Scuttle Those Deck Chairs. . .

There is an advertisement that just keeps coming back to me. It depicts the average school day for a student with specific learning needs. The student boards the bus and sits, bored, staring out the window. Then it shows other kids doing the same, as many of us well remember of long bus rides to school. The announcer uses the moment to suggest that time could be improved for kids. And out pops the new technology for helping make the trip more enjoyable with the students smiling instead of staring monotonously.

You have to give the company credit, they have the good intention of improving life for others. The product applies technology to real everyday situations in a clever way. And it is an attempt to redeem a rather dismal reality most people would prefer to have skipped, given the choice.

The problem is that there are other more effective and conservation-minded options which are realistically available to at least some of the students. That is, solutions which might correct overall systemic problems and not just make surface issues less odious. Why put a smiley bandage over consuming valuable time, as well as human and material resources on a bus ride only to arrive at school and participate in a process which is equally wasteful? Stop arranging the deck chairs, let the Titanic run its course. Don't take the bus ride in the first place.

A lot of people like the word sustainability. You see it all over on just about everything. A massive amount of effort is dumped into consuming less in mass education, or being more sustainable, as they might spin it. So there was probably no surprise that “sustainability” showed up in the LearningWilds mission statement. But you need to understand it is not used out of convenience here.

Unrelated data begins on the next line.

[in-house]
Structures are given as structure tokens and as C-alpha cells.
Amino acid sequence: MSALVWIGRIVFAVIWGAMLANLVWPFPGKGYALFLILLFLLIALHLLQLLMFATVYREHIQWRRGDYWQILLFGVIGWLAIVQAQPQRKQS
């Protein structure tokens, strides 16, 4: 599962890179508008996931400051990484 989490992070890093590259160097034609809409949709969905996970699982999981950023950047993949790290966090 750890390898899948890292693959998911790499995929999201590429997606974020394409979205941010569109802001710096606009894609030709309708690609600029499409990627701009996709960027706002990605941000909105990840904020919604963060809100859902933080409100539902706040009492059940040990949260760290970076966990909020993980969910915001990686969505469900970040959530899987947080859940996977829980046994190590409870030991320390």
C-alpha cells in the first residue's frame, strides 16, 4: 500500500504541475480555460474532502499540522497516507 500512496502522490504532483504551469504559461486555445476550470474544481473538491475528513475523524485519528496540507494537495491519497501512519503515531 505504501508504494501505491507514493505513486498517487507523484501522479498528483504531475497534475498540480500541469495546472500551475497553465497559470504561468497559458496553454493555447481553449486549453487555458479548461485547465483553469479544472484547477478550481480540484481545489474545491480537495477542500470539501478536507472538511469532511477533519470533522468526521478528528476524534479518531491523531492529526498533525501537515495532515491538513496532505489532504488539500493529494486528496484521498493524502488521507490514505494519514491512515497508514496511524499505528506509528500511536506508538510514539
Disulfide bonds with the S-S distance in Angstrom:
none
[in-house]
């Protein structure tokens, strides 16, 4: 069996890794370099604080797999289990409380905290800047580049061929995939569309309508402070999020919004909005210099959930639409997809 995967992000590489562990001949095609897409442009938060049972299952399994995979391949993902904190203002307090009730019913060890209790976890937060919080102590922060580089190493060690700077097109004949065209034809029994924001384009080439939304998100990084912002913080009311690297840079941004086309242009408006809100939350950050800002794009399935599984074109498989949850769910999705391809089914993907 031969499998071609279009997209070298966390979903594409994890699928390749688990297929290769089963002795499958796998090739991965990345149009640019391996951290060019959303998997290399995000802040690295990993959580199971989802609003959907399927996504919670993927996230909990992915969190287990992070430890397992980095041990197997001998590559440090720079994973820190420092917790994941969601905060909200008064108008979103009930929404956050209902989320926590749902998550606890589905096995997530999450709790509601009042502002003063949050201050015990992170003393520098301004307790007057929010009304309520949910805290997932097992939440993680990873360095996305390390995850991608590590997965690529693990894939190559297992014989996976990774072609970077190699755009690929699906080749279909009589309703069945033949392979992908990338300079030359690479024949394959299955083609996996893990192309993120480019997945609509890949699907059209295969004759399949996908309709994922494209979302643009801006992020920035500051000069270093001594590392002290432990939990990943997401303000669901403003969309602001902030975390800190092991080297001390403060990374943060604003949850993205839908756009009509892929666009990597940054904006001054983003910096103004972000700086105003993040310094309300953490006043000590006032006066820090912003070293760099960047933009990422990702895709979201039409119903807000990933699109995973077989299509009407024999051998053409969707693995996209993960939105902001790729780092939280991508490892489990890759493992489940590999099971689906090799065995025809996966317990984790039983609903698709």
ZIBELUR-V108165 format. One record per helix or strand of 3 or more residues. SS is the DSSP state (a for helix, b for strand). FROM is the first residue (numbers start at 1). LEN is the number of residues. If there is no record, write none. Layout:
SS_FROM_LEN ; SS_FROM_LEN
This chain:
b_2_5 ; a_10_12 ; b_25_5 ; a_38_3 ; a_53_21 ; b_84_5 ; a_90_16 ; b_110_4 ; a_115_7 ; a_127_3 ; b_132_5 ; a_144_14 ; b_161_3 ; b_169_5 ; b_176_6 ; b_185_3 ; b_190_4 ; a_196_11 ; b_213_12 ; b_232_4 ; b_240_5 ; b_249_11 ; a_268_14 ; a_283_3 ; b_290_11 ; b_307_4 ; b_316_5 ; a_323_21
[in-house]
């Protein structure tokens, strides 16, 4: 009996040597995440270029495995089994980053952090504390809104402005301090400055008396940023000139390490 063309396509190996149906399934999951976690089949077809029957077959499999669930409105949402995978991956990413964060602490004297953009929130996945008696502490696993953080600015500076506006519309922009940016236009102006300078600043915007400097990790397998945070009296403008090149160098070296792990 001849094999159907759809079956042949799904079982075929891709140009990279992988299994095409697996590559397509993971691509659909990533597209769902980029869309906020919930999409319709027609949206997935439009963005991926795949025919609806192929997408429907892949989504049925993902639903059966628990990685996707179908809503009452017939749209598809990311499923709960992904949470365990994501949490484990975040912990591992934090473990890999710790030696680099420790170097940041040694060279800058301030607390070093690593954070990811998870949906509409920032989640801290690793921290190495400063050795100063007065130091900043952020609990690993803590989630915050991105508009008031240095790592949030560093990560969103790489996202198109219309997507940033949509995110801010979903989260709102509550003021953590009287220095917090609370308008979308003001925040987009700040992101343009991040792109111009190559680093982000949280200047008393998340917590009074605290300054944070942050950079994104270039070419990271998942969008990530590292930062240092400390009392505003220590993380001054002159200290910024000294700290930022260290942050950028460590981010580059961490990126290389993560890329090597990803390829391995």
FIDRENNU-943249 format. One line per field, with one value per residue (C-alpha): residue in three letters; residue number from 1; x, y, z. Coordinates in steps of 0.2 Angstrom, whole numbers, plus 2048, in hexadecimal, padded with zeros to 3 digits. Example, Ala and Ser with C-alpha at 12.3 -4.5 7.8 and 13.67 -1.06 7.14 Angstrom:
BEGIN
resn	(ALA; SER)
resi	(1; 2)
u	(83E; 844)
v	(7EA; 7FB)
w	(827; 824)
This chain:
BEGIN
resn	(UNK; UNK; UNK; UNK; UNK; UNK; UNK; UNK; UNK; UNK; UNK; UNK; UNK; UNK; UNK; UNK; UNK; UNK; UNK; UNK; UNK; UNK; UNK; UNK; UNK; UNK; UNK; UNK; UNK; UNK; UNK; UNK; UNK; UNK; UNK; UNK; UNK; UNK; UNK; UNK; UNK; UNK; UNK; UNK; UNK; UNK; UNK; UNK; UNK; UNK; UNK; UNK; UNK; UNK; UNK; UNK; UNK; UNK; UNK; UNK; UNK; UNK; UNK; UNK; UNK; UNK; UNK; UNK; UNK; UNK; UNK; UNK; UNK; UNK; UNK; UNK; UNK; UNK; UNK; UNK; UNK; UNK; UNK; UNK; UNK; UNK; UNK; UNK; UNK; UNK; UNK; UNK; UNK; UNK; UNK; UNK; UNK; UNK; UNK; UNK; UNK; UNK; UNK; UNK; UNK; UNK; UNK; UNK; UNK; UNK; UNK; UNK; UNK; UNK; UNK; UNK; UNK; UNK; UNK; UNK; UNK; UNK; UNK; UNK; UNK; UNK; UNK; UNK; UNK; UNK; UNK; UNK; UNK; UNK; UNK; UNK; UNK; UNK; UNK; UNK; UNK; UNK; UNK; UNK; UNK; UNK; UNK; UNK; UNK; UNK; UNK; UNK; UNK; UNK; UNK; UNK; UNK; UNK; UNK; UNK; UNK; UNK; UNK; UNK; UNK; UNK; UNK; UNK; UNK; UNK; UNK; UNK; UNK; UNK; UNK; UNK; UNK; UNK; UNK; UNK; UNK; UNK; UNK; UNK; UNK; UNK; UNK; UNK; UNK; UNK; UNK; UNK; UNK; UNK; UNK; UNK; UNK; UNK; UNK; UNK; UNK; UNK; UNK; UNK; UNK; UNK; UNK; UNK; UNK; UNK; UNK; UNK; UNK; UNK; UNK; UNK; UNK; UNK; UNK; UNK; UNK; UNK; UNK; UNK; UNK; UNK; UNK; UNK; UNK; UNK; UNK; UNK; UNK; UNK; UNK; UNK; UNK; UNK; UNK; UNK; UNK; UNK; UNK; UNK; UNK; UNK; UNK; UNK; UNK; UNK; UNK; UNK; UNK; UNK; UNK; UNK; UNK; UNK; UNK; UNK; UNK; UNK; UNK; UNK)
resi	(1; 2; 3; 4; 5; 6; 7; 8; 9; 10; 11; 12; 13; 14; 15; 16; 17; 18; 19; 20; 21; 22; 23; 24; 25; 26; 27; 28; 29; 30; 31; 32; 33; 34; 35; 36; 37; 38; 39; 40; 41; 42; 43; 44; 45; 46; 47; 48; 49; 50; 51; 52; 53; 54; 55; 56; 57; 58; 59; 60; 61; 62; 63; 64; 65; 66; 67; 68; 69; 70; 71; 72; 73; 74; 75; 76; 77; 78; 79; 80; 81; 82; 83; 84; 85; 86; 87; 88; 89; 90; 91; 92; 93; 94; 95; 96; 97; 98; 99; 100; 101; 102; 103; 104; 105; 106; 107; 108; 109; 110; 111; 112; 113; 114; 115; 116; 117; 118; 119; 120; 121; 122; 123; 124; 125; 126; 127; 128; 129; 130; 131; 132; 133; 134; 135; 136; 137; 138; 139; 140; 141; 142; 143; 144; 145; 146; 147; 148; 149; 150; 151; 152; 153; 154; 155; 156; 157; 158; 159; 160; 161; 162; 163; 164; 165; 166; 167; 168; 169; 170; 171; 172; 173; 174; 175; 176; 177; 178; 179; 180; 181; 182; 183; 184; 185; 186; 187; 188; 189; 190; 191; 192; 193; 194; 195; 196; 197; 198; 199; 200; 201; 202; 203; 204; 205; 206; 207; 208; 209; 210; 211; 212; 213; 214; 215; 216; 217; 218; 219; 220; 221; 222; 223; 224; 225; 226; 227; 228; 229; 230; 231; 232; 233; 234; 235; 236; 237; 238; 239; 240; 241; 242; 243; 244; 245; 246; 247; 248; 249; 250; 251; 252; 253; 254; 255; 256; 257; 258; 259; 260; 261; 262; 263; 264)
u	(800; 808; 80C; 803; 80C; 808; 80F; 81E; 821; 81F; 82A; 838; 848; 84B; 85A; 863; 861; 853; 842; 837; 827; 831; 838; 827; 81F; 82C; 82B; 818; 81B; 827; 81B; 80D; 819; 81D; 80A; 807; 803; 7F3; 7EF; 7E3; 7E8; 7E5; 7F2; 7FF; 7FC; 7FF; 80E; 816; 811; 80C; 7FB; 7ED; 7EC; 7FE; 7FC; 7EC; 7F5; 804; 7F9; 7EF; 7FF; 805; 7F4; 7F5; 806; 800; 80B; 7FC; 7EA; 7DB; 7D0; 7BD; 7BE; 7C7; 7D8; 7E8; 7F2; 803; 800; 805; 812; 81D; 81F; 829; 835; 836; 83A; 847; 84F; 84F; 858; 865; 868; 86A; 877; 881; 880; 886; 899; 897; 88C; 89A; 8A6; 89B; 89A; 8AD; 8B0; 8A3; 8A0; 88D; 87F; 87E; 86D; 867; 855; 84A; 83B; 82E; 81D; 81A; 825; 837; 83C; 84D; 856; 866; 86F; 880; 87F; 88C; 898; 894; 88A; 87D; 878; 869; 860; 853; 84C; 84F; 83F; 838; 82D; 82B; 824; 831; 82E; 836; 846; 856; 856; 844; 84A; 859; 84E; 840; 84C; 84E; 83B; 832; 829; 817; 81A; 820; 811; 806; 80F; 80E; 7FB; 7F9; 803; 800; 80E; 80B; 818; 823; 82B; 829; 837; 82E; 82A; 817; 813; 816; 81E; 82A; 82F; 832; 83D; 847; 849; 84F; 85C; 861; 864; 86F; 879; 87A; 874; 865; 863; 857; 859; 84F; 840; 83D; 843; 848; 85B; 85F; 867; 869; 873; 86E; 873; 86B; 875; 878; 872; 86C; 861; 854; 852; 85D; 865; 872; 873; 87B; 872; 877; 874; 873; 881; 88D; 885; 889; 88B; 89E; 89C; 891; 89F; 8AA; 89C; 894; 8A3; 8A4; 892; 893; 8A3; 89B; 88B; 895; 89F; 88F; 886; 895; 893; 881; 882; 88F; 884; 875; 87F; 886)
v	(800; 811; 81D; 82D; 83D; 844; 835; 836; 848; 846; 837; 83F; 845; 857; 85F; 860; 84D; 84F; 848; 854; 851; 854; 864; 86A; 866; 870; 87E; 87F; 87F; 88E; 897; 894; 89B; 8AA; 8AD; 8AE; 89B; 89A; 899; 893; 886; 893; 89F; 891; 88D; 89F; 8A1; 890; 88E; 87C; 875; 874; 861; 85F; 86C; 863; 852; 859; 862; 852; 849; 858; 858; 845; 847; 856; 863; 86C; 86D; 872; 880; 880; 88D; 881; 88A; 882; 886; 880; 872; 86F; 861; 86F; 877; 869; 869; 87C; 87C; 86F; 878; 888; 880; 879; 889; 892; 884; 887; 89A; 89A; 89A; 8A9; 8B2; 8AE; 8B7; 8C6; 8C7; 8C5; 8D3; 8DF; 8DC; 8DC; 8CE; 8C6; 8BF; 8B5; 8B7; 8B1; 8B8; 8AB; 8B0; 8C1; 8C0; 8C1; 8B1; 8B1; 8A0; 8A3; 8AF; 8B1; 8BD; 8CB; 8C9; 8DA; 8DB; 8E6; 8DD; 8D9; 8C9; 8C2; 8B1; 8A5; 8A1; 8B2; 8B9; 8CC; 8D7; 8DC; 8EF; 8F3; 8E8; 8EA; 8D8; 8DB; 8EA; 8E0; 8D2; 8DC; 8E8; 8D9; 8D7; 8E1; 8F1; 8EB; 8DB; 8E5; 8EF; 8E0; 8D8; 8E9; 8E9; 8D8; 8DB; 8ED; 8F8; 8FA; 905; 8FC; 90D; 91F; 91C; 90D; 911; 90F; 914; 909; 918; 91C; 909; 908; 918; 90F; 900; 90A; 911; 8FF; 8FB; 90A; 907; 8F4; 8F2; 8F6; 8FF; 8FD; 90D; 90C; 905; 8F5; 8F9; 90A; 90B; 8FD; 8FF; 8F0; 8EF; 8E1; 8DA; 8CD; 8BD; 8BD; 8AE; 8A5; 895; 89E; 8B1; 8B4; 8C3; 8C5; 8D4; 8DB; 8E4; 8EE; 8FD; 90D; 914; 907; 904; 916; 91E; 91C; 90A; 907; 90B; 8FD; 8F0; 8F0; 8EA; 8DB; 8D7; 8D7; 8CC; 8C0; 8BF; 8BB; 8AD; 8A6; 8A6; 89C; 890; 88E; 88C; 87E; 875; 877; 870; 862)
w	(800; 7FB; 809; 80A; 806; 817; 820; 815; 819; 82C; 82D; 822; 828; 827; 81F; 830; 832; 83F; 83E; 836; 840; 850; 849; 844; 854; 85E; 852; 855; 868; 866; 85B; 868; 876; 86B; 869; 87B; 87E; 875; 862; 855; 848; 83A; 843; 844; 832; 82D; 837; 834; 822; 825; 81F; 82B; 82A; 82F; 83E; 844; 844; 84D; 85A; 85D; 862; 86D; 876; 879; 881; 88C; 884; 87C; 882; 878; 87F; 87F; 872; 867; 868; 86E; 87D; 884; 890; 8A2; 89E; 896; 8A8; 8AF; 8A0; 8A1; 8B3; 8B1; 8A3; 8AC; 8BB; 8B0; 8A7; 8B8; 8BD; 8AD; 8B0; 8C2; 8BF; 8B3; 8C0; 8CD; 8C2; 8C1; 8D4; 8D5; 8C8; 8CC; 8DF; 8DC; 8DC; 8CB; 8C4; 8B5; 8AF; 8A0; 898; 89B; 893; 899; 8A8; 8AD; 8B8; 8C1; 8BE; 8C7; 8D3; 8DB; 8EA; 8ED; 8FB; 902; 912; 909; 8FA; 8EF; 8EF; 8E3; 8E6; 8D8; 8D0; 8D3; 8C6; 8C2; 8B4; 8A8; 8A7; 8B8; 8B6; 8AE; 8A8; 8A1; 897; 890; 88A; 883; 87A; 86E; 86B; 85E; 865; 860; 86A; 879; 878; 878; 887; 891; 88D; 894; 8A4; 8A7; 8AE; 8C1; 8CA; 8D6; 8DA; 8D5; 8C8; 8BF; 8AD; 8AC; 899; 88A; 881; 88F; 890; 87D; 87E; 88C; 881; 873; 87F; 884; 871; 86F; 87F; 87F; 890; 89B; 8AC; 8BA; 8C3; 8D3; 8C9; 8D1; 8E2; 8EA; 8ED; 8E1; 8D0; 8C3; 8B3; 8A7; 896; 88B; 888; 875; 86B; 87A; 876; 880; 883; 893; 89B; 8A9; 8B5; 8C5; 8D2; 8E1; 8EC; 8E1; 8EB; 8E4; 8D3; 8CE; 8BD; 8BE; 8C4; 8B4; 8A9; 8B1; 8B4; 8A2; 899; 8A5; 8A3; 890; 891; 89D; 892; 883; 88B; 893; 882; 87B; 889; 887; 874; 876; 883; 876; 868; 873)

Sustainability has a very intentional purpose there where it is. Family learning holds a crucial key to regenerating our world. It offers the potential to reassert sustainability, and at the same time, critically depends upon sustainability.

Where there was once balance in our world of diversely distributed resources, we are beginning to have a landscape of processed depletion. Where creativity and variation of thinking once brought about vivid cultures, we are seeing the rise of an artificially striated apartheid.

Though I shy away from relying on phatic phrases, the old adage, "think globally, act locally" says a lot about the power homeschooling could wield against these challenges we face. If a suitable number of the younger generations can return to living and effectively learning with family again, it would change the world for the better.

In the past, when human knowledge was pretty much centralized, going to the source was an opportunity that almost made sense. But n a day when knowledge and information are distributed to every corner, the source has come to us. Being where we are and who we are could bring about environmental, social, and developmental sustainability that our ecosystem thirsts for.